Setting the record straight

  • 2011-03-31

The position of the Polish Ministry of Foreign Affairs on the law on education adopted in the Lithuanian Parliament was expressed in a March 23rd statement. Consequently, it is difficult to refer substantially to personal attacks on the Polish position expressed in the article by R. Tracevskis “More Lithuanian-language subjects introduced in Slavic schools,” published in The Baltic Times (#745, of March 24-30, 2011).

We are surprised with the accusation of “old fashioned chauvinistic attack against small Lithuania,” supposedly expressed in the expose of the Minister of Foreign Affairs on March 16. We do not think that the words “we ask that the teaching of Polish language not be further degraded and that the long voiced demands of Poles in Lithuania be carried out” could be perceived differently than a concern to ensure equitable status for persons of Polish nationality living outside our country and – simultaneously – to demonstrate openness towards Lithuania and a strong will to return to mutual, deeper cooperation.
Polish authorities and representatives of the Polish minority in Lithuania were stressing, and still sustain, the position that by preparing and adopting the aforementioned law, Lithuanian authorities do not respect the universally recognized principle of international law, stating that rights acquired by minorities should not be aggravated.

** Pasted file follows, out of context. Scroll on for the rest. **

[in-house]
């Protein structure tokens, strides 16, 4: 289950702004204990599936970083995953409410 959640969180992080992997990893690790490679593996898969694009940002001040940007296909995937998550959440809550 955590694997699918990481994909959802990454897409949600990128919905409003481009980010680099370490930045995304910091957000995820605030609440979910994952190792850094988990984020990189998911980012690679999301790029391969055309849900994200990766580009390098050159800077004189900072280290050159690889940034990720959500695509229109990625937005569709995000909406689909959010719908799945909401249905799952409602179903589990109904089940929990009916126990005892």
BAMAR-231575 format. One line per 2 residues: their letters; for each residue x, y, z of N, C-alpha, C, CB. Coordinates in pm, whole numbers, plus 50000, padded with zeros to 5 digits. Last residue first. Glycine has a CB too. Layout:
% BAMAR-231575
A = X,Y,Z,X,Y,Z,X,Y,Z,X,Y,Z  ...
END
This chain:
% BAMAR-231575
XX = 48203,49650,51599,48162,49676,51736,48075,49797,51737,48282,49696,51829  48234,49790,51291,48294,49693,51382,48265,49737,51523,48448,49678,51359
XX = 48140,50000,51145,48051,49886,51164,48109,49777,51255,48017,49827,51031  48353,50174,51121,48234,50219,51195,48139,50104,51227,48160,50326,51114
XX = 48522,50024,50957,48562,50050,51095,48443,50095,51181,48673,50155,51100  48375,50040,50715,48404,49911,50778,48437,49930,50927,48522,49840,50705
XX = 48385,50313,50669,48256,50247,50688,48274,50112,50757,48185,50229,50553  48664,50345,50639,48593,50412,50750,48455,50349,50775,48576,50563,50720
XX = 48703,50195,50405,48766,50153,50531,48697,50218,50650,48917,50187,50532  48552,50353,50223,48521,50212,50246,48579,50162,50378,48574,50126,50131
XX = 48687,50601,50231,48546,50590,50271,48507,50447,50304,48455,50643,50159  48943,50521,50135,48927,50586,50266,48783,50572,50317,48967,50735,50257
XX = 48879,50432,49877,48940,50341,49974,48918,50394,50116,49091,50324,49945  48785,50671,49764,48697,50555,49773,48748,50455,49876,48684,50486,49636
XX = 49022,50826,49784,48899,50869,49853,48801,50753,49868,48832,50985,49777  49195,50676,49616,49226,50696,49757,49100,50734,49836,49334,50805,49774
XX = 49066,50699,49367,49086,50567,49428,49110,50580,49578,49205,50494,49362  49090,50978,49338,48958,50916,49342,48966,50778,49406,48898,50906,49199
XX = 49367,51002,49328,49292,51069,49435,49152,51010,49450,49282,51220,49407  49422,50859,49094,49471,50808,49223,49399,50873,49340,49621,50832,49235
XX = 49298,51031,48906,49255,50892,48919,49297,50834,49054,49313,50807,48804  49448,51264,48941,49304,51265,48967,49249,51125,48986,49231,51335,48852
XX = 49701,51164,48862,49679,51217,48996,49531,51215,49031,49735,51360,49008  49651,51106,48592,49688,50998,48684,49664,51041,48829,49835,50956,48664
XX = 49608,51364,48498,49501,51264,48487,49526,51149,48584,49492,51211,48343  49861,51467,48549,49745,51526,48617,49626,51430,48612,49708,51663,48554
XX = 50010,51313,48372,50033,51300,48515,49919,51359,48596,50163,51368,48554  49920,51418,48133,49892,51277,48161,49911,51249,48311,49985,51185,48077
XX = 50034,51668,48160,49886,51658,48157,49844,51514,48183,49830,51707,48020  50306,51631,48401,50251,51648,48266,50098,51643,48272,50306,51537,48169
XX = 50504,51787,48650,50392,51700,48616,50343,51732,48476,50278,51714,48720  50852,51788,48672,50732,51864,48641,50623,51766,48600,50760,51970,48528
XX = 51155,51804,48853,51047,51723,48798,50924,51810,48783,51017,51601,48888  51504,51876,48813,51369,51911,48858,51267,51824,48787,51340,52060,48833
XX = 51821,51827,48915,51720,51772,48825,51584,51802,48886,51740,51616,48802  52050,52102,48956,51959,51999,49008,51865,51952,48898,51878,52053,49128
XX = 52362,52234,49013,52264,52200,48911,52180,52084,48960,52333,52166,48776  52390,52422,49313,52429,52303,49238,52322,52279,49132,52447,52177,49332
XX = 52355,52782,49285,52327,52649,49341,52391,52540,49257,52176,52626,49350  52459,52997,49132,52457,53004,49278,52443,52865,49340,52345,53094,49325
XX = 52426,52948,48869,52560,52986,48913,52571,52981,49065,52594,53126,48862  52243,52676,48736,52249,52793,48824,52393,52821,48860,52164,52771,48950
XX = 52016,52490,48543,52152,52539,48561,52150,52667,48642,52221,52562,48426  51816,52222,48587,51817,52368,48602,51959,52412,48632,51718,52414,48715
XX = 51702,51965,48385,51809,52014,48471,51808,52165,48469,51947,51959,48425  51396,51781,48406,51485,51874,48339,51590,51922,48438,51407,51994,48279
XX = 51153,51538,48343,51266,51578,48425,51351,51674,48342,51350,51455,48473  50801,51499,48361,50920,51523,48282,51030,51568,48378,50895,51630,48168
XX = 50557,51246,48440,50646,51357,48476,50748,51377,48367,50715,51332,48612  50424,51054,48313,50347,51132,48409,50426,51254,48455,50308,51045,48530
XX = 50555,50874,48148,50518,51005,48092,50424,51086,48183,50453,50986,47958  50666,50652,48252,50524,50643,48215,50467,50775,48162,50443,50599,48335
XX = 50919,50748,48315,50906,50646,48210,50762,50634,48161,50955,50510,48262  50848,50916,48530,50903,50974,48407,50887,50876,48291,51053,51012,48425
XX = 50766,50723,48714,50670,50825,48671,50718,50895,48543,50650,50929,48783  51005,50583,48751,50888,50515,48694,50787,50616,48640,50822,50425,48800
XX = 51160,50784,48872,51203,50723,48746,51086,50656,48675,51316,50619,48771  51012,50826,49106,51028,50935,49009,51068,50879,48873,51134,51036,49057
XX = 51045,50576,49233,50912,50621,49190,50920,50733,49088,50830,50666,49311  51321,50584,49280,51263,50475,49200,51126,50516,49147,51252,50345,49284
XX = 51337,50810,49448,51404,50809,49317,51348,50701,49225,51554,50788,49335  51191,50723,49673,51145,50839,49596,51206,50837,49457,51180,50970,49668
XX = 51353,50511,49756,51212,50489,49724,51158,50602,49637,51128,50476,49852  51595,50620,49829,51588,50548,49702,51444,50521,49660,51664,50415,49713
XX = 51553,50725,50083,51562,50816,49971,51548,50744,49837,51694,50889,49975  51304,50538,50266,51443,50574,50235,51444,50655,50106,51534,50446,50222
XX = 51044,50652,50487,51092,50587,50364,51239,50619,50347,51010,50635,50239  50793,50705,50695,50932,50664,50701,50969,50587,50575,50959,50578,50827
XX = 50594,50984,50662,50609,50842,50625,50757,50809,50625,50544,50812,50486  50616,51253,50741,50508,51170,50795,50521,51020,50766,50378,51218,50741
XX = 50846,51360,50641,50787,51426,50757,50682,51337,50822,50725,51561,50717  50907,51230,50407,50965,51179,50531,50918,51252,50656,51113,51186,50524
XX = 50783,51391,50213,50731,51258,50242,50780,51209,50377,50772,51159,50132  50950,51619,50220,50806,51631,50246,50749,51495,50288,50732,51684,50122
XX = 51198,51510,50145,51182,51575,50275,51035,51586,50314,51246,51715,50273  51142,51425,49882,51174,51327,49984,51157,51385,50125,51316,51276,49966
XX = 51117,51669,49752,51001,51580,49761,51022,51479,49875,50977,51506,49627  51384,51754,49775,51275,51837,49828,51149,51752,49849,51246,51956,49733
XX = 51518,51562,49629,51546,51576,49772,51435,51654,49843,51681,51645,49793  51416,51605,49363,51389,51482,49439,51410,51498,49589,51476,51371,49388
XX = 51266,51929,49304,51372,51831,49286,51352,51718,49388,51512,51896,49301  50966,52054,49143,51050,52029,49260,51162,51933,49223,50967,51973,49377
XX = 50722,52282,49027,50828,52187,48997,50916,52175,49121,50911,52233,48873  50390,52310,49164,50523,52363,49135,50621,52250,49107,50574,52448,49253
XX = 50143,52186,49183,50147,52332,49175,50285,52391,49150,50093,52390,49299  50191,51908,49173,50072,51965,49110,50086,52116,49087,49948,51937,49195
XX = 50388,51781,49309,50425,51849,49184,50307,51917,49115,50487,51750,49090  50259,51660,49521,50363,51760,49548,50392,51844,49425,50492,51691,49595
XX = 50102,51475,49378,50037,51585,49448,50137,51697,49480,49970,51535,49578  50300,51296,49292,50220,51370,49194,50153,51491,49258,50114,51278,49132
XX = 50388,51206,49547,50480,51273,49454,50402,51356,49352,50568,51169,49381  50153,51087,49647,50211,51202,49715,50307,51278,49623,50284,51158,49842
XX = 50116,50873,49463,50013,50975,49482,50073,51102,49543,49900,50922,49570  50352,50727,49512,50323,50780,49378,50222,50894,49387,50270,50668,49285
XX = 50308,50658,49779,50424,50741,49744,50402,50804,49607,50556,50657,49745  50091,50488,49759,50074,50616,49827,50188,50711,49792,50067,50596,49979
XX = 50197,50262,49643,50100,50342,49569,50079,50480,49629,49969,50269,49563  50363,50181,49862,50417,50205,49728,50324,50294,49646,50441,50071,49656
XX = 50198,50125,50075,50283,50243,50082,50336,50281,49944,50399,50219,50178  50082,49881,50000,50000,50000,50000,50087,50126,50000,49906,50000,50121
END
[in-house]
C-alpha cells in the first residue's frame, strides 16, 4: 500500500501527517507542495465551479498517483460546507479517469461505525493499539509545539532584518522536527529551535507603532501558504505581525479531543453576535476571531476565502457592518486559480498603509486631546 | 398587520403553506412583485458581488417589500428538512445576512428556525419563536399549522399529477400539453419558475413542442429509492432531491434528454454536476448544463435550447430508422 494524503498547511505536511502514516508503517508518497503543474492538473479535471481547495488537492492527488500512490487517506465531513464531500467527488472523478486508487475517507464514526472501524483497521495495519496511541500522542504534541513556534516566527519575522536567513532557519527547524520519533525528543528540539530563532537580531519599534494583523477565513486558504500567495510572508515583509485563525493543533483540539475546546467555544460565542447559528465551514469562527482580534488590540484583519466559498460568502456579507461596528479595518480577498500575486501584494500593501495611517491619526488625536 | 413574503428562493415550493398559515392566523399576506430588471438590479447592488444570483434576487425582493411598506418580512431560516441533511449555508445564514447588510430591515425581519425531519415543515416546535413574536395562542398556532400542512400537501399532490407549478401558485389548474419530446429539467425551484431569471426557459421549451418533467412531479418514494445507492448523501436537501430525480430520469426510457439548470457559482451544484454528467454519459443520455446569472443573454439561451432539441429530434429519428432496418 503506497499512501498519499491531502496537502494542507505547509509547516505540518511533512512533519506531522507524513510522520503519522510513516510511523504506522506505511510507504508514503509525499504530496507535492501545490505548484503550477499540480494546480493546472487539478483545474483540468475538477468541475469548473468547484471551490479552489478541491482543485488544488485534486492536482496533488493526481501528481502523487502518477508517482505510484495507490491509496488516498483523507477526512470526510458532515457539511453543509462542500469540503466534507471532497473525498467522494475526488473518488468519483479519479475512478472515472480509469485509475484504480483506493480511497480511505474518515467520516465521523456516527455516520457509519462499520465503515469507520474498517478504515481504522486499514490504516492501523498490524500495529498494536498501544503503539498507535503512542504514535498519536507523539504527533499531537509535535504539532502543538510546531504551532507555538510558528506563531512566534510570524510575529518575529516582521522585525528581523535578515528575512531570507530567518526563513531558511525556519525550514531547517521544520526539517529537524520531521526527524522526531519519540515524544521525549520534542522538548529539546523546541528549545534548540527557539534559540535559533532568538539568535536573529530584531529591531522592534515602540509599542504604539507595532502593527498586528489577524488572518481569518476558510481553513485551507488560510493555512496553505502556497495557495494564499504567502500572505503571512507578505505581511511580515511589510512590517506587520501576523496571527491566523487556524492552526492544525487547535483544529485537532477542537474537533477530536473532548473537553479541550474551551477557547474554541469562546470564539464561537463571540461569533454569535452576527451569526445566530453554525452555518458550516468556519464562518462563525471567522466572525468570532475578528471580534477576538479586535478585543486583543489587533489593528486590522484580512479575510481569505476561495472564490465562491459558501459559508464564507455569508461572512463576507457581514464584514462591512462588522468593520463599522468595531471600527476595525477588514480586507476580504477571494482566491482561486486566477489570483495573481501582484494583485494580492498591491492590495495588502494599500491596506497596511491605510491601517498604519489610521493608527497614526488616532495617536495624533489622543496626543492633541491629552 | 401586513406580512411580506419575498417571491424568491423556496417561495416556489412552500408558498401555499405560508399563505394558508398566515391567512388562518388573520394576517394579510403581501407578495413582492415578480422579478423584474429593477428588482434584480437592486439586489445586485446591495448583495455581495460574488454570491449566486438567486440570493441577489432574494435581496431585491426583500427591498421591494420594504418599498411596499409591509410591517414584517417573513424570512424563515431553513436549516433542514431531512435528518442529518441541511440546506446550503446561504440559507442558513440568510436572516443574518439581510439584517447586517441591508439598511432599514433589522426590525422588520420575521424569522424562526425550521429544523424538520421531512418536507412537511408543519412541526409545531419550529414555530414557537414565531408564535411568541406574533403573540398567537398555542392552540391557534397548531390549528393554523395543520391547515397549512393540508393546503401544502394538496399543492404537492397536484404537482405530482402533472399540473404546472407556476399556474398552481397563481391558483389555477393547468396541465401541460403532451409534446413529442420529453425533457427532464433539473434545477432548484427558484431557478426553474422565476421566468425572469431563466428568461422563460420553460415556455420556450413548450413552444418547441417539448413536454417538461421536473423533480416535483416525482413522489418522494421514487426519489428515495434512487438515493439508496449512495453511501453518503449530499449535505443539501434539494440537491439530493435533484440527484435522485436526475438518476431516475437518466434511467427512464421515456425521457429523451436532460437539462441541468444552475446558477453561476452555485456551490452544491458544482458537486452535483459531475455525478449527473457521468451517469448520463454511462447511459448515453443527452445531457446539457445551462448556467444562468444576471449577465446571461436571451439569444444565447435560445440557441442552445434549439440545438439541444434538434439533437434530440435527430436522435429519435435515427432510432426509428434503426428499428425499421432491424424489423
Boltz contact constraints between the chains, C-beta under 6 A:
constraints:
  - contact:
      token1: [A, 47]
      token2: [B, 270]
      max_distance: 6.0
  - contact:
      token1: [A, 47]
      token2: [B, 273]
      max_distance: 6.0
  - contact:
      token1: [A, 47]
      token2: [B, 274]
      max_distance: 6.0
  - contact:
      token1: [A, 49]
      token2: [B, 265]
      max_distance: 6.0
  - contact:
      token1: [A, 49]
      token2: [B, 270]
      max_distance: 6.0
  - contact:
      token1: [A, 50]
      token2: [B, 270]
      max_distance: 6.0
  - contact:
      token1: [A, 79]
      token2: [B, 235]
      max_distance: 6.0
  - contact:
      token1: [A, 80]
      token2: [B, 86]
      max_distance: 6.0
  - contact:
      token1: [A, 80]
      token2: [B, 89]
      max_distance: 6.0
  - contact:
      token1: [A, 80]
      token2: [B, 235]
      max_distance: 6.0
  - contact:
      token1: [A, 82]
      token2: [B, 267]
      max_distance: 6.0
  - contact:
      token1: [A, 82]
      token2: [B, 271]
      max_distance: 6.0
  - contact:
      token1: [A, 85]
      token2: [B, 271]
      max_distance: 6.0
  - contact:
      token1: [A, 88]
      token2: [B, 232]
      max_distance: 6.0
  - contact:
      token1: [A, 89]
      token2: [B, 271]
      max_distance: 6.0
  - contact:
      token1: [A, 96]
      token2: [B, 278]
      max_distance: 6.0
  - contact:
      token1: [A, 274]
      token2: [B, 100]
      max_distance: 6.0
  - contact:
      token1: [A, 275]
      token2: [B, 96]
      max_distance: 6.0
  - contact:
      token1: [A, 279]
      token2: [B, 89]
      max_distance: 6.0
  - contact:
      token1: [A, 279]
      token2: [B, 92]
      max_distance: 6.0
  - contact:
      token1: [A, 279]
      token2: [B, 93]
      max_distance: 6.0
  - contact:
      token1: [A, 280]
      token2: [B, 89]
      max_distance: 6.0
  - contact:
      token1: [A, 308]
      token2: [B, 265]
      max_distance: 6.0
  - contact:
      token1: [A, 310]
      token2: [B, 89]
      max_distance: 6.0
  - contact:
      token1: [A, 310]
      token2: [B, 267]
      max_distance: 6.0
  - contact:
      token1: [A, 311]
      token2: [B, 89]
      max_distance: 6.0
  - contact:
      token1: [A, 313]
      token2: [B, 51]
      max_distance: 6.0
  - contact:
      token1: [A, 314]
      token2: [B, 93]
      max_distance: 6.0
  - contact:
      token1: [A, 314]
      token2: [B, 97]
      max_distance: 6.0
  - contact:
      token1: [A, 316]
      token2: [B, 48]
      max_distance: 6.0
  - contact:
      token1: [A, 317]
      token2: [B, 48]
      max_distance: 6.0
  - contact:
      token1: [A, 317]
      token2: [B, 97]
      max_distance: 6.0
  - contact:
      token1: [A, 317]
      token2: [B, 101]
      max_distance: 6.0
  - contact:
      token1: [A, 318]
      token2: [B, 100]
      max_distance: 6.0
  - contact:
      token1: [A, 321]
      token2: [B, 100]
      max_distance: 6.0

Nonetheless, we constantly stress that Poland and Lithuania should work together in international politics. However, it will be possible only provided that signed agreements and undertaken international commitments are respected.
Moreover, in no way can we agree with the article’s statement: “(…) killings of Lithuanian peasants, who dared to speak Lithuanian in their farmsteads, conducted by the underground Polish army during WWII (…).” During World War II, in the Vilnius region – inhabited mostly by the Polish population – the legal formation of the Polish Army “Home Army Vilnius District,” led by professional officers subordinated to Polish Army Headquarters in Warsaw and the Polish government in Exile in London, operated.

These troops were part of the anti-Hitler coalition. Complex ethnic problems in this region at that time became a breeding ground for nationalist activities leading to acts of terror against civilians (Glitiskes, Panerai, Svencionys, Valkininkai). It is positive that in the year 2004 the Declaration of Reconciliation between former soldiers of the Polish Home Army and the Lithuanian Territorial Defense Force under General Plechavicius – who were fighting against each other during World War II – was signed in Vilnius. We believe that presenting these issues in the article on the adoption of a new law on education is nothing more than an attempt to incite national discord and antagonism. In our opinion, the historians of both countries are those who should deal with the subject and the issue should not be used for current political purposes.

We strongly protest against such false allegations.

Polish Embassy in Vilnius Vilnius, March 28, 2011

 

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